The moment I arrived at the top of Giardino Bardini, I was greeted by a butterfly. She encircled me twice before joining a few other butterflies and bees buzzing around a lavender bush. As I watched the butterfly drink nectar from the center of the lavender blossoms, I thought about her life. It's such an incredible transformation for one being to go through: from being born a caterpillar and to being reborn a butterfly.
We have all gone through transformations in our lives. Some we have chosen to embark upon and others we were nudged (if not forced) into. The journey of transformation is not only challenging and intense, but can also be quite scary and mysterious. Most of the time, we only see the benefit of a transformation after we have come out the other side and can look back without consequences.
Over these past three and a half years, I have gone through a rather major transformation. I thought my transformation would be simple because I thought it consisted of ending my career as a freelance technical writer to become a fiction and non-fiction writer. I quickly learned that the shift was much greater than I had imagined.
Not only did I go from being outwardly focused where I was concerned about other peopleís opinions to being inwardly focused where I was concerned about my own opinion. I was no longer writing what was expected of me, but rather writing what was important and meaningful to me. During my transformation, I secluded myself quite a bit, focused more on following my heart, and only did what felt beneficial to me and my heart. Spending time in solitude gave me the opportunity to not only heal my heart a little bit more, but also to learn what loving myself entails.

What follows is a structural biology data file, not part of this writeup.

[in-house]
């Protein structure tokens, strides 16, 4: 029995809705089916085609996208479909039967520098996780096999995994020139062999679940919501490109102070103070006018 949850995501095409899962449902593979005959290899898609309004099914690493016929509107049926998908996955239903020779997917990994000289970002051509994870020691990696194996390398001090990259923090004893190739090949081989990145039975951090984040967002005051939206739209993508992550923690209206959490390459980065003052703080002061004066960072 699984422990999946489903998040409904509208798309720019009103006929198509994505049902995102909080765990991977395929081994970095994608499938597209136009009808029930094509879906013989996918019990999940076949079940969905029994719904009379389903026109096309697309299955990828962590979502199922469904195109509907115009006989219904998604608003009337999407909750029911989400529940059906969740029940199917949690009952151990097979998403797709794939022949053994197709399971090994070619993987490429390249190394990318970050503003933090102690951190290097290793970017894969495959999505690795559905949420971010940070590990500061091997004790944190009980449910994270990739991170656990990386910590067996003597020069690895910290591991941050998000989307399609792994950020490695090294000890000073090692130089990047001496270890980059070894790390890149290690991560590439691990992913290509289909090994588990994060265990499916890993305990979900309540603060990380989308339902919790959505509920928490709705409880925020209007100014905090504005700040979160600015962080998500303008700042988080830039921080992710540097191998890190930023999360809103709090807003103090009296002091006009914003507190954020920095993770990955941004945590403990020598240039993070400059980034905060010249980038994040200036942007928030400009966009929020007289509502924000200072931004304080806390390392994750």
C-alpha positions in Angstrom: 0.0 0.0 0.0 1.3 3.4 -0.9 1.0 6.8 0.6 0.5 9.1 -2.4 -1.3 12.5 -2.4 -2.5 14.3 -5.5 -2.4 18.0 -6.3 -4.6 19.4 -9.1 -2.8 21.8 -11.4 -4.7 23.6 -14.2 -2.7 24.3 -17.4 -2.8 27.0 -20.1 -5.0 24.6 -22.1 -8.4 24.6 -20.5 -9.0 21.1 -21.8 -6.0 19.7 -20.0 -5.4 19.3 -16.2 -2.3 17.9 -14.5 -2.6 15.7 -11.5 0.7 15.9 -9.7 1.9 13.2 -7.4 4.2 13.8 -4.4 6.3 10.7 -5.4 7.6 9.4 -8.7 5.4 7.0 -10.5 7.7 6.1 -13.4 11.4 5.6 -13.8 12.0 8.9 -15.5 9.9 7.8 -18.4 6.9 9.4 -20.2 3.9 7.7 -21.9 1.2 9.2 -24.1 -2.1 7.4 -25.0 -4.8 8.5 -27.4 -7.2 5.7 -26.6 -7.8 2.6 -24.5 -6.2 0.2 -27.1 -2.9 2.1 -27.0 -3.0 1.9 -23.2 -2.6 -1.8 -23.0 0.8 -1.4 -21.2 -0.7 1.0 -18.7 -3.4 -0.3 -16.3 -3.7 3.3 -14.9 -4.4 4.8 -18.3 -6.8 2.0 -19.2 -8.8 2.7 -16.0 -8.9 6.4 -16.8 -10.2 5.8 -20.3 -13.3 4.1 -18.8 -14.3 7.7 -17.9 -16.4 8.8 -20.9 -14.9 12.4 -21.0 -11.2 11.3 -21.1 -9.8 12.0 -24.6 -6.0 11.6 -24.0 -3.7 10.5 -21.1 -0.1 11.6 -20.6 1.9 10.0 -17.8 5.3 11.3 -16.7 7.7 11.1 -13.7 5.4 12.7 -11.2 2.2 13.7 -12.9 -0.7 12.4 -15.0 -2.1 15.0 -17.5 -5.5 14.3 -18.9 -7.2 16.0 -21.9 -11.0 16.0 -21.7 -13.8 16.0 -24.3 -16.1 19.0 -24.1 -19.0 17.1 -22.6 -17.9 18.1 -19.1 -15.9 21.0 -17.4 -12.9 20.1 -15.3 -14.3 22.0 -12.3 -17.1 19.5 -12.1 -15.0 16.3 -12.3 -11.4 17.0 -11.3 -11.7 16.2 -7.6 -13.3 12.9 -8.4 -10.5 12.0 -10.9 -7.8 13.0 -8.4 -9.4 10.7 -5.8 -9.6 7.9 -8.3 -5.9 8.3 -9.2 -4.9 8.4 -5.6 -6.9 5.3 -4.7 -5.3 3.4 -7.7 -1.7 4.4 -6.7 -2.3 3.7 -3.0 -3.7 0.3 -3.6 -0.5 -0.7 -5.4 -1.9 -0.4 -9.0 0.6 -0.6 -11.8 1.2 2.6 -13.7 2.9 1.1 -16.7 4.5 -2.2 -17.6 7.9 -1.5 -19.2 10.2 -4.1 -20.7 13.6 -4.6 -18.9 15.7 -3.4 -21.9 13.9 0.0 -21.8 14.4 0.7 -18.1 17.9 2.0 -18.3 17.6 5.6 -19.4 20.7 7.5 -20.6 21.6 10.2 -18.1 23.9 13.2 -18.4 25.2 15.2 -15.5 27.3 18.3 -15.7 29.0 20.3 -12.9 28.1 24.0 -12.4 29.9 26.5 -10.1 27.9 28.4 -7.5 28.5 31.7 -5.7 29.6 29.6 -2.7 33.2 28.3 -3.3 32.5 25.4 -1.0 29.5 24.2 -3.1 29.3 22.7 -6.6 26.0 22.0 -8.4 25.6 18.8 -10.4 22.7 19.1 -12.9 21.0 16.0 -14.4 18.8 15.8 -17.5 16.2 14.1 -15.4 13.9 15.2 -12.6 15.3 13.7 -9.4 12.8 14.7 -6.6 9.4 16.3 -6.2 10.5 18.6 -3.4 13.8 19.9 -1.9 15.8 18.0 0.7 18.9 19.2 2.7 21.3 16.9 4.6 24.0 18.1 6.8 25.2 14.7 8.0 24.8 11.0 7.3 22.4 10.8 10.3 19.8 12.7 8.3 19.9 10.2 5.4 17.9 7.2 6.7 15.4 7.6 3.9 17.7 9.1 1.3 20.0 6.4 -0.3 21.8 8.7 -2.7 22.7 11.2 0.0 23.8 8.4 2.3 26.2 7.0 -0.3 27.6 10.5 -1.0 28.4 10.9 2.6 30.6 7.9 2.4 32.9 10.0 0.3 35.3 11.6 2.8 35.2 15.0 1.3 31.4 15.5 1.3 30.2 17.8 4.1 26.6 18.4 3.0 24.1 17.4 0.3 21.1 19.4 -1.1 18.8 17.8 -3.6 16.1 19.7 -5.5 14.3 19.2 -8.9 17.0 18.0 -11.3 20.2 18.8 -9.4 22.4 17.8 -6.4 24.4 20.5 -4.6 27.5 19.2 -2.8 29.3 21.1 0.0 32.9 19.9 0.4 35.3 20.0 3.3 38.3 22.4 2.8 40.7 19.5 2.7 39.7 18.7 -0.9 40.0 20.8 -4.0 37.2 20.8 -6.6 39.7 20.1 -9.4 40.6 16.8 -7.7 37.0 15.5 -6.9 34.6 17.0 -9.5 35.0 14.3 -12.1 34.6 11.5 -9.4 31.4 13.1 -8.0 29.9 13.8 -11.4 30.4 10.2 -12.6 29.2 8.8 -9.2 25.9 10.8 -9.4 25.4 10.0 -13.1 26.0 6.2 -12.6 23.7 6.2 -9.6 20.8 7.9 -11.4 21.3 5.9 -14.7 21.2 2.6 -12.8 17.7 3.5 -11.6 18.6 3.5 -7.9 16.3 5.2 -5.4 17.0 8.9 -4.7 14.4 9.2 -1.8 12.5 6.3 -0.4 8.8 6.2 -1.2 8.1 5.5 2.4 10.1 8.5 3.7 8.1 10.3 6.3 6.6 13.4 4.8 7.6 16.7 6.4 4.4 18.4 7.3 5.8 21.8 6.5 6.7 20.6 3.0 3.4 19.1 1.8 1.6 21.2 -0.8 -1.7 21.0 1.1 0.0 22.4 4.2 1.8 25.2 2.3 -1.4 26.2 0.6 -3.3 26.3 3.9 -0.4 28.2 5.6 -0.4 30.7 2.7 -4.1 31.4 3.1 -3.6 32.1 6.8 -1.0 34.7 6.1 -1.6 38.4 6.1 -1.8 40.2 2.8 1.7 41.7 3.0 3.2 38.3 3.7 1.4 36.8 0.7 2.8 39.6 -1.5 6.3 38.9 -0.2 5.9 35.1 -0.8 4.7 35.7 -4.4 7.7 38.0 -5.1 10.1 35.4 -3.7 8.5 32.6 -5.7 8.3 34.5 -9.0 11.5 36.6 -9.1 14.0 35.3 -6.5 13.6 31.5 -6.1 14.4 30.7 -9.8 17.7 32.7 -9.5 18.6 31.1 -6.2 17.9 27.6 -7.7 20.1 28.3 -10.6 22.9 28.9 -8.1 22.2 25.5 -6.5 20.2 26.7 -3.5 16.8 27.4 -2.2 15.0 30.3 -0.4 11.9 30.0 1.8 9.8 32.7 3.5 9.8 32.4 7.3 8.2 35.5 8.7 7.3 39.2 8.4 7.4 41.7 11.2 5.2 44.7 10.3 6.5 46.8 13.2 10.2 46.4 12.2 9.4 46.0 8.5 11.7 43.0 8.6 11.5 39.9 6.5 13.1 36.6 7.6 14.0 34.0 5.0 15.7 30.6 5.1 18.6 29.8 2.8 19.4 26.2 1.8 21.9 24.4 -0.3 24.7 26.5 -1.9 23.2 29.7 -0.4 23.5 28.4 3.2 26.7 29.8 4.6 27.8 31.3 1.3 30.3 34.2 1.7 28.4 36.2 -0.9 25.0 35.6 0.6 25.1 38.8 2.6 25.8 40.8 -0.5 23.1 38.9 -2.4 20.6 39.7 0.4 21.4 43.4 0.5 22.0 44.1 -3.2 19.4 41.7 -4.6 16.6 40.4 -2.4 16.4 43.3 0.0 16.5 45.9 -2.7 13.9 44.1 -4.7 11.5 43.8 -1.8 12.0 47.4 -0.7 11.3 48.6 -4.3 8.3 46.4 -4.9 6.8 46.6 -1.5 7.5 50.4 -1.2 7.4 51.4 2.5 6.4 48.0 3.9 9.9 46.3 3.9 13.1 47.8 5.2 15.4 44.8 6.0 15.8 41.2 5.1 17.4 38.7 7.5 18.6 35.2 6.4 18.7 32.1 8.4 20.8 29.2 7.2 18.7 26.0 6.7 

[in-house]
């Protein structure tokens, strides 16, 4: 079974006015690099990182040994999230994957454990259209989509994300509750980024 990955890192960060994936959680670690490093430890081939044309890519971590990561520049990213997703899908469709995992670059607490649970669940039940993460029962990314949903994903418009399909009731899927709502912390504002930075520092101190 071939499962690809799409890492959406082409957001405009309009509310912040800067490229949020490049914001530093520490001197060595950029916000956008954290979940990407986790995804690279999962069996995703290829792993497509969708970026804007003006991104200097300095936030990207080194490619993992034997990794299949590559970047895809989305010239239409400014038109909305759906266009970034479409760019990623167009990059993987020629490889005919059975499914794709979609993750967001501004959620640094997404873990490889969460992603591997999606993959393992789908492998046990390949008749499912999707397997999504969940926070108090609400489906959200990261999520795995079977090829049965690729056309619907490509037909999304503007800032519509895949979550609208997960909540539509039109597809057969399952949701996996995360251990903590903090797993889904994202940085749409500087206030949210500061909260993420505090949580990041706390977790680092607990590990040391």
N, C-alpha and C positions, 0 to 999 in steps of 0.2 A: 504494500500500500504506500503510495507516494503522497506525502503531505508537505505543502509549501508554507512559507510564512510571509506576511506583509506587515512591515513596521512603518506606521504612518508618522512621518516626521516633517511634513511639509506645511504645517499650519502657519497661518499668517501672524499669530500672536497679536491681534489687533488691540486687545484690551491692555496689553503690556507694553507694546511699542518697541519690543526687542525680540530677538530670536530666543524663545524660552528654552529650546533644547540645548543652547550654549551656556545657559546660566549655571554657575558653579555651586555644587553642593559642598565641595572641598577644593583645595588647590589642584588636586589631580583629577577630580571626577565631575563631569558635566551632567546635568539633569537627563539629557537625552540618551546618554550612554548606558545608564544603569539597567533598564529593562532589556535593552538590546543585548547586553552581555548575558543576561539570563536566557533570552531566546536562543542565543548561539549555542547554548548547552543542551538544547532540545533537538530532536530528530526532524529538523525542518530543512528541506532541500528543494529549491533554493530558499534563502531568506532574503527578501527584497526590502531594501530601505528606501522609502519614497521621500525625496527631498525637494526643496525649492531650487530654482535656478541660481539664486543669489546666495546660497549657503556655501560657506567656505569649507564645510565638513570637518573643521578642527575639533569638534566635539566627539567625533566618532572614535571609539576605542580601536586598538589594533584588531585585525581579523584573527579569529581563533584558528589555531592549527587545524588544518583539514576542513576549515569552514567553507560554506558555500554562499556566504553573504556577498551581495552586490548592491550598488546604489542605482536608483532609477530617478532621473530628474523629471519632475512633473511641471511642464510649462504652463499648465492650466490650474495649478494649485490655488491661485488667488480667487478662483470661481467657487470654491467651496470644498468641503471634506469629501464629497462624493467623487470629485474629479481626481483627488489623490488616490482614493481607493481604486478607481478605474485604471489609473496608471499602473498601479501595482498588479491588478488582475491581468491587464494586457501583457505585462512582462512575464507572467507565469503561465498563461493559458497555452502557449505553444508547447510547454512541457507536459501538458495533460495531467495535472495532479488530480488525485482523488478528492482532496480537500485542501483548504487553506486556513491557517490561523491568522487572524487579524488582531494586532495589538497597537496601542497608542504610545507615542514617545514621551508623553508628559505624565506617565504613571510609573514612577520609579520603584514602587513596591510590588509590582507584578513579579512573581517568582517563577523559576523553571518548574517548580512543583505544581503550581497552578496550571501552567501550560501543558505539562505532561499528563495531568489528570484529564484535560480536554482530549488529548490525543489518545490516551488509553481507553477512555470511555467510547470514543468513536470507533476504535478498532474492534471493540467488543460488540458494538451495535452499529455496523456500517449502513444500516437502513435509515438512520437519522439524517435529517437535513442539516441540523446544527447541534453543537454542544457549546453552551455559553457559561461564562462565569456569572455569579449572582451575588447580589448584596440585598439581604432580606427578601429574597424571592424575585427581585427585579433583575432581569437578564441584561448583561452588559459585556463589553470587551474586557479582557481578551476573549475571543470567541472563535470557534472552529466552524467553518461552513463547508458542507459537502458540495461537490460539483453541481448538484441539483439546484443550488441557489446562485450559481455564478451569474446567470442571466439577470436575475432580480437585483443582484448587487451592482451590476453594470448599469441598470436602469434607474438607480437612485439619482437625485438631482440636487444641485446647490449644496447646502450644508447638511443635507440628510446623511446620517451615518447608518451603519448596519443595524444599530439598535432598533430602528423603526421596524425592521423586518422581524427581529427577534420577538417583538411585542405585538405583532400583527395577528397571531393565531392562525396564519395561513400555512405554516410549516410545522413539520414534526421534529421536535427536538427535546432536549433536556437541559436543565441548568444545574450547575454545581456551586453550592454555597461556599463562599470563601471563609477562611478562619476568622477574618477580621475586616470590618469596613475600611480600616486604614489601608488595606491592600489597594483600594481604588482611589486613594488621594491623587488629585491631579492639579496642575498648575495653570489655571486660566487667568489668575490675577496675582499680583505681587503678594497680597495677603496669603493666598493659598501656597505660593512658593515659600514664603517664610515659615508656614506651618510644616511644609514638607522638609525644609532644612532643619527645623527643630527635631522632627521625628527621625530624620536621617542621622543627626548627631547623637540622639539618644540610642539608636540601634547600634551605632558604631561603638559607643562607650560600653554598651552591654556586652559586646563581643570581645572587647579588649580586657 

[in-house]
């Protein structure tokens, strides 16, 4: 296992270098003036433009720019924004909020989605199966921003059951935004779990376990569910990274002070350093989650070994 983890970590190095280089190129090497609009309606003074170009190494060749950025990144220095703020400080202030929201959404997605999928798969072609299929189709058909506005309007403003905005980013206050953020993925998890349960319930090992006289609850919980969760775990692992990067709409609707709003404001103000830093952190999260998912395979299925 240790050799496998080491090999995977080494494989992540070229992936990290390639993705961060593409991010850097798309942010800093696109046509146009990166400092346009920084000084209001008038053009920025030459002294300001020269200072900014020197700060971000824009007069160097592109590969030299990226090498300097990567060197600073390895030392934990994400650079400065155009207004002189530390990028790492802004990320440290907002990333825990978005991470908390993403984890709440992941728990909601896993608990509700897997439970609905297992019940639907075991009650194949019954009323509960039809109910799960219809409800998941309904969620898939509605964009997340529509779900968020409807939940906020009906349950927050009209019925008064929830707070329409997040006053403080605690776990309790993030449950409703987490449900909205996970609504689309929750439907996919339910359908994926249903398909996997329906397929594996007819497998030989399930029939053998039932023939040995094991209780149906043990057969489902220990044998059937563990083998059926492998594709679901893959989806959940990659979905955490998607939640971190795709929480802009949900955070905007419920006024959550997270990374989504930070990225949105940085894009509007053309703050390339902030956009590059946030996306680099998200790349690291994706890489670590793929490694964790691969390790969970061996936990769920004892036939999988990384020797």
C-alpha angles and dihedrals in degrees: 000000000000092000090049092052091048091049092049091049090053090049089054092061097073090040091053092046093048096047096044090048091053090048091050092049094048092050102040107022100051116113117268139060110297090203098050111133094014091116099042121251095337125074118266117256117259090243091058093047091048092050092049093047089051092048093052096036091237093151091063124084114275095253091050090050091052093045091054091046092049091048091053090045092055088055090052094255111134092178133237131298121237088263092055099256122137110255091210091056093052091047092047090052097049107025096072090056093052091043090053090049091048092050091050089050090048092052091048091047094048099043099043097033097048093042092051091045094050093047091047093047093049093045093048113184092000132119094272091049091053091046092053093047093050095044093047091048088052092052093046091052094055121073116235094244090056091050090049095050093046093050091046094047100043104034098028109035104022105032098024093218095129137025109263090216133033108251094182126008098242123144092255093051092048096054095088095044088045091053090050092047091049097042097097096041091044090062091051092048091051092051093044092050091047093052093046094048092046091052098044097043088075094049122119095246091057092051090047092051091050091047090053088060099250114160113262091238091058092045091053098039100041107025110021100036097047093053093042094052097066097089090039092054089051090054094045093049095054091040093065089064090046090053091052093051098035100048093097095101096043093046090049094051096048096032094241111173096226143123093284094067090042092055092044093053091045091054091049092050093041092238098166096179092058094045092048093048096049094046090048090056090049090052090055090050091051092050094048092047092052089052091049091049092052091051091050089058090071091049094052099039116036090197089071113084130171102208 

As humans, we believe that we have the choice to transform ourselves or not. In certain circumstances, maybe we do; however, I donít believe we have a choice if the transformation is essential to our becoming who we truly are and discovering what our purpose is. I think, like the caterpillar, some transformations are not only necessary, but vital.
We are both frightened and excited when we embark upon a transformation. Like the caterpillar who wraps up her body into a cocoon. Once she is completely enclosed, there is no turning back. It must be scary not knowing how long she will be in there for, what will become of her, or if she will even come out alive. The same is true for us as well.
During this cocoon period when we are separated from the world we know, we donít know if the people and things in our lives today will still be there when we return or if we will even want them to be. Fortunately for the caterpillar, the idea probably never crosses her mind. She prepares herself for this transformation because it is natural and inevitable.
Finally, a crack in the cocoonís shell appears and she wakes up from her slumber. That one spark of hope is enough for her to try to wiggle around and find a way to free herself. Even after she has pushed herself out of the cocoon, she canít fly away until her wings dry.
The major transformational shift that the butterfly makes isnít that she becomes this beautiful creature that can now fly or that she is drawn to drinking nectar from flowers instead of nibbling on leaves. The butterfly's greatest transformation is that she has a new purpose in life, which is pollinating flowers. She might not be able to pollinate as much as bees do, but her gift is that she can pollinate flowers over large distances.
At this point in my life, I feel like the butterfly who has finally freed herself from the cocoon and is waiting for her wings to be ready so she can fly. I am both intimidated and excited by this new life that awaits me. Writing is not just a way for me to share ideas with people, but also a way to share what is in my heart, which I believe is what connects us to one another.
When I left the Giardino Bardini, I was grateful to the butterfly for reminding me that the transformation I experienced was necessary for my becoming the person and the writer I am today. In my heart, I know that being of service in any wayólarge or smallóis not only a gift to the world, but also a gift to myself. Love is not given; love is always shared.
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